The figure below shows the roller forces for a loaded bearing both without preolad (left) and with preload (right):
As illustrated above, the load distribution becomes more even when there is a preload. The peak load, i.e. the force on the roller at 6 o’clock, is also lower.
The total simulation model can now be seen in the figure below. Two bearings support the shaft. The shaft is divided into two flexible beams. The bearing rings are supported in two fixed supports. In the middle of the shaft, a load is applied. A torque is applied at the left end of the shaft.
The left bearing is unloaded from the start, and the right bearing is preloaded due to negative internal clearance. If we now start to increase the load in the middle of the shaft, we can follow the roller contact load during the rotation:
The above animation shows the simulation. In the figure it is seen that at low loads the preloaded bearing has a higher roller contact force (and consequently stress), but at high loads the peak will be lower. So as with many other machine elements, a preload may reduce the stress, but the cost can be high for a bearing with increasing nominal loads. Note that for illustration purposes the applied force in the middle of the shaft has been scaled to 1/4 of its original format:
Bearing defect analysis
One of the most common reasons machines fail is bearing failure. An entire industry has been created to monitor the condition of bearings, with the aim of predicting failures and planning for replacement in a controlled way. In many applications, there may be hundreds or even thousands of bearings, so that you cannot change all at the same time. In others you may have a few large bearings and a stop once a year—or even once every fifth year—to check and see if it is time to change a bearing. In many situations, a bearing can continue to operate many months after an initial defect is detected. The frequency of a bearing’s vibration can reveal the type of defect:
Inner race defect frequency (BPFI): The frequency that corresponds to the rolling elements passing a defect on the inner race; often referred to as the ball pass frequency inner race.
Outer race defect frequency (BPFO): The frequency that corresponds to the rolling elements passing a defect on the outer race; often referred to as the ball pass frequency outer race.
Cage defect frequency (FTF): The frequency that corresponds to the rotational speed of the cage. This frequency is often referred to as the fundamental train frequency.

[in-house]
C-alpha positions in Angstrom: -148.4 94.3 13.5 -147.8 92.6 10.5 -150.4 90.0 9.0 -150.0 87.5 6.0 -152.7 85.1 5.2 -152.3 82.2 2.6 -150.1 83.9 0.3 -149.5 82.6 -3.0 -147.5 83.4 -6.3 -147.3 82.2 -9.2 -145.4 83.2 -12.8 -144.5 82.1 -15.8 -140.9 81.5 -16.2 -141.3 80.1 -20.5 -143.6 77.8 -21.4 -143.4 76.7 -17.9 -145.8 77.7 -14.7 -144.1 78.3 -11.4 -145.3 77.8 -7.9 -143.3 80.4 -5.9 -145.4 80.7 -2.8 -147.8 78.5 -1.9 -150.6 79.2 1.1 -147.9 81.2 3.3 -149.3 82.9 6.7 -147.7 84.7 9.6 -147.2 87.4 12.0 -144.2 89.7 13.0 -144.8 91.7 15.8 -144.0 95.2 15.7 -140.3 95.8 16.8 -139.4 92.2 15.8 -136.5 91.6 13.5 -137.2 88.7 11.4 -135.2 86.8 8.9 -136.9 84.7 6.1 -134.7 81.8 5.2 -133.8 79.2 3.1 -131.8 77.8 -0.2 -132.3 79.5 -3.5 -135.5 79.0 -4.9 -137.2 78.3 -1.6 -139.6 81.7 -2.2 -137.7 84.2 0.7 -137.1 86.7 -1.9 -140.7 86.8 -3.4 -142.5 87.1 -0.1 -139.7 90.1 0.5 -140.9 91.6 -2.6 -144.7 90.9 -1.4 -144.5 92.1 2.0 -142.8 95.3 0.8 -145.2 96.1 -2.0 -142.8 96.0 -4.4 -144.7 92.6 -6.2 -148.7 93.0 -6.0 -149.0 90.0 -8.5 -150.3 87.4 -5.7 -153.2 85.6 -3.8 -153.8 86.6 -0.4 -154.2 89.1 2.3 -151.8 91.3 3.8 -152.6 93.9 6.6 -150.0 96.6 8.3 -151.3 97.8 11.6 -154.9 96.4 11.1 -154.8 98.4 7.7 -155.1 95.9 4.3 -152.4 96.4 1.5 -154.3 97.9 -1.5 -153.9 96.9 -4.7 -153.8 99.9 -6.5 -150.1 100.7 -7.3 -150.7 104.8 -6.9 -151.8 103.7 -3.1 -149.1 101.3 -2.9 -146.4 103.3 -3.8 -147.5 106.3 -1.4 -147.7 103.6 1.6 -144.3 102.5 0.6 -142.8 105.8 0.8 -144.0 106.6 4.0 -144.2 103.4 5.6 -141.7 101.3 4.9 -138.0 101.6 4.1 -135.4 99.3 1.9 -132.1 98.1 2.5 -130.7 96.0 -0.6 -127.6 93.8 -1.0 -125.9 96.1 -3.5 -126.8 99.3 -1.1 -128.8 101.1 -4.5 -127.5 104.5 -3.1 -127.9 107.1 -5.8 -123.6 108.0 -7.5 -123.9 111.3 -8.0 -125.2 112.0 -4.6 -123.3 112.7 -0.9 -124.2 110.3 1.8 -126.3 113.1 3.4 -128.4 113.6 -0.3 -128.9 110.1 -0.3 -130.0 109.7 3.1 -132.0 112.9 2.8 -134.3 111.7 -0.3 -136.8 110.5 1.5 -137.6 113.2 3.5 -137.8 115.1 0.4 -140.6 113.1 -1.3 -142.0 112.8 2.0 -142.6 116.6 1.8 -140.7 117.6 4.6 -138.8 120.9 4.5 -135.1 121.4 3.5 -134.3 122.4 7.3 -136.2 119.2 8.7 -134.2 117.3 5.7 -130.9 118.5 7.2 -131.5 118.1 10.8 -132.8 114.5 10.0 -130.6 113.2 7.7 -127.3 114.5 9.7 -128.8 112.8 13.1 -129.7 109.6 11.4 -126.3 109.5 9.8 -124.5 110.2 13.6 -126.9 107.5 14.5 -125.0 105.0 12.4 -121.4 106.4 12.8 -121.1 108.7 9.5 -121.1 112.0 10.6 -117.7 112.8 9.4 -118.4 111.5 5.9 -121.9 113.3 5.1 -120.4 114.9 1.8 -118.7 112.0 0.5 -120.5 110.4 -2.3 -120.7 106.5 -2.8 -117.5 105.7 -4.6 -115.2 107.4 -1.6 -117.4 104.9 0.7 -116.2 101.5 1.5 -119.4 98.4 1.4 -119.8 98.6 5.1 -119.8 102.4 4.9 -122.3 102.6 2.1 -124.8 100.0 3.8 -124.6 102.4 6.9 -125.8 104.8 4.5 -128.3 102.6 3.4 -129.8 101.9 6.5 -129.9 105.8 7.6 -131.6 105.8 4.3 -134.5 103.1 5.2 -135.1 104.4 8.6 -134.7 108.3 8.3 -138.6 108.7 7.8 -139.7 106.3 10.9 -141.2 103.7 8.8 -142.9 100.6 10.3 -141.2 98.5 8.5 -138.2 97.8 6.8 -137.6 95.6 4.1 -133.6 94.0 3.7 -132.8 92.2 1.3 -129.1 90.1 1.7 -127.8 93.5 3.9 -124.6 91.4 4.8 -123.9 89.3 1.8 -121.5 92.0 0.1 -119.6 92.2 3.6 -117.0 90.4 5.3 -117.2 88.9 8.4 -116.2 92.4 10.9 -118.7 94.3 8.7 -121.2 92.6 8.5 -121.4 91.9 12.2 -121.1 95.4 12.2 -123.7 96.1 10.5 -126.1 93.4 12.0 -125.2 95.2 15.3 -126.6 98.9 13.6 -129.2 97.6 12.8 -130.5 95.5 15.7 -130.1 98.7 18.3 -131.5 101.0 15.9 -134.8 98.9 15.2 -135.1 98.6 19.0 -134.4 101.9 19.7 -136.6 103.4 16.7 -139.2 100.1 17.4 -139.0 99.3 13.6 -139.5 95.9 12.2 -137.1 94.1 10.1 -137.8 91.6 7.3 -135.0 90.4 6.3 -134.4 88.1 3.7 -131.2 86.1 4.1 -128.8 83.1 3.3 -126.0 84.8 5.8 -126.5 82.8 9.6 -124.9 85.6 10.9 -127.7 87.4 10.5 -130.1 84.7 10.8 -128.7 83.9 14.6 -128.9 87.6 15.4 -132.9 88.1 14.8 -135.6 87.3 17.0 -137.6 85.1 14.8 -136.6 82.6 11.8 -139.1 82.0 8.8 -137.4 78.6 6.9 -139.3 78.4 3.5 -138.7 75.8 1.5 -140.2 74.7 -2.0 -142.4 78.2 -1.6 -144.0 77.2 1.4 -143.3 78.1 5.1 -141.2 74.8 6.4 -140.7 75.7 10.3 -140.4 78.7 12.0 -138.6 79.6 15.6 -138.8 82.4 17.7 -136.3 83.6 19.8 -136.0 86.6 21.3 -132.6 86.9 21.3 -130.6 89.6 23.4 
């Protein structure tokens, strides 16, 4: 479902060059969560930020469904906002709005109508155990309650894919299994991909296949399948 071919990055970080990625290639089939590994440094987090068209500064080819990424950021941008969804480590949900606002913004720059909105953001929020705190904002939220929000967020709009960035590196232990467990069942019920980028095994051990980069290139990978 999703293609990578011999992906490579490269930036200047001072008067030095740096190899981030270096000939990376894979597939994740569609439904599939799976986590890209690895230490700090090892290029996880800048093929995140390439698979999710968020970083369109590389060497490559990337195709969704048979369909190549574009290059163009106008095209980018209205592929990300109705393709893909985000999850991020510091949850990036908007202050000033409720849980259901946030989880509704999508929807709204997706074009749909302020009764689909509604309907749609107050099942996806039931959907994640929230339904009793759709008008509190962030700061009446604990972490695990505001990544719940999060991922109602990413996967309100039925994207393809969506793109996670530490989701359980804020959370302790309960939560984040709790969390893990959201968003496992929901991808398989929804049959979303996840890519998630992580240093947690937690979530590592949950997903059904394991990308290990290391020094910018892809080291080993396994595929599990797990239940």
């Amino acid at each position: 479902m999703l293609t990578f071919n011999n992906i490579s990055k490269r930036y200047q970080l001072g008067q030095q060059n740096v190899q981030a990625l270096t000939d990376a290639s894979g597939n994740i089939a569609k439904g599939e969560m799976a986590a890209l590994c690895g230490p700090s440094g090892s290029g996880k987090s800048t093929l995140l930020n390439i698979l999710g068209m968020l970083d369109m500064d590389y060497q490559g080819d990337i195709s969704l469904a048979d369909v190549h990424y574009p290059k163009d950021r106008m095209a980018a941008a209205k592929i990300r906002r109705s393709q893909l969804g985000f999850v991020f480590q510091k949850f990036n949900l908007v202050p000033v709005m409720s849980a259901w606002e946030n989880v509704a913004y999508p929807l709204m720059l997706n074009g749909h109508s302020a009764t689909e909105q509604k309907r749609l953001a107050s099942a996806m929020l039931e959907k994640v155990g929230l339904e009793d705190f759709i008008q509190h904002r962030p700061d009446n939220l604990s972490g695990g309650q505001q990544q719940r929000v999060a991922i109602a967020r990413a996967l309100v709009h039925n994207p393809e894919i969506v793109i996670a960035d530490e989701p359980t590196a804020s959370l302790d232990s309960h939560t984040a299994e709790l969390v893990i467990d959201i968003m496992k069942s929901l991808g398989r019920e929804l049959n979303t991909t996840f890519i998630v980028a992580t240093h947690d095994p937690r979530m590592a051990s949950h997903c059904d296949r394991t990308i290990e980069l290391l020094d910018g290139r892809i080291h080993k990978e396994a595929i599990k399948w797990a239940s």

Ball spin frequency (BSF): The frequency that corresponds to the rotational speed of the rolling elements (balls or rollers); referred to as the ball speed frequency.
These frequencies and multiples of these frequencies show up as spikes on a vibration analysis spectrum when bearings begin to fail.
In my experience, the most common type of defect due to peak loads are inner ring defects, but if there are contaminants in the lubrication the most common are outer ring defects. Cage and roller defects are less often a problem, at least on larger bearings. So for simplicity, let’s introduce an outer ring defect at 12 o’clock in the left bearing. Every time a roller passes this defect, an impact force will act on the bearing (see the red arrow in the figure below):
The bearing defect frequencies are tabulated by the manufacturers and can usually be found on their websites.
For the bearing in this example, FTF = 0.393 x rpm, BSF = 2.234 x rpm, BPFI = 7.281 x rpm, and BPFO = 4.719 x rpm. This means that with a rotational speed of 1,500 rpm, an outer ring defect should give a frequency response at:
The FFT (fast Fourier transform) done in the Simulation Center in System Modeler gives 11,799 Hz and some multiple of that frequency when analyzing the motion of the shaft. (To keep this example basic, I used a shaft instead of housing, but actual analyses would also evaluate bearing housing acceleration.) The peaks are very clearly seen:
The video shows the example. Note that it is run in slow motion (in this case, one-tenth of the actual speed) so we can see the vibration:
Wolfram System Modeler is a powerful tool for studying advanced problems in the domain of rotating machinery. Combined with Mathematica, it gives tremendous opportunities to work with and analyze your models and results. I’ve shown some basic and rather simple examples of how rolling bearings can be analyzed with System Modeler. In fact, very few other software products manage the same complexity as System Modeler in dynamic bearing and surrounding analysis.
Many more questions can be answered with just small modifications to the examples in this blog—for instance:
- How does the play affect the response if the external dynamic force is less than what is needed to avoid the shaft “jumping around” in the bearing?
- What would a bearing defect on the inner ring look like?
- How will defect size affect the frequency spectrum?
- What does the vibration frequency spectrum look like if there are two defects on the inner or outer ring?
- Signal noise is an important issue during condition monitoring. Is an envelope technique better than traditional analysis with a lot of noise?
- What are the Hertzian contact stresses in the inner and outer ring during normal operation (40,000 hours for this bearing)?
- What load is needed to achieve a roller contact stress of 4,000 MPa—that is, the contact stress when the permanent deformation is 0.00001 times the roller diameter? This stress level is regarded as the max one-time peak load.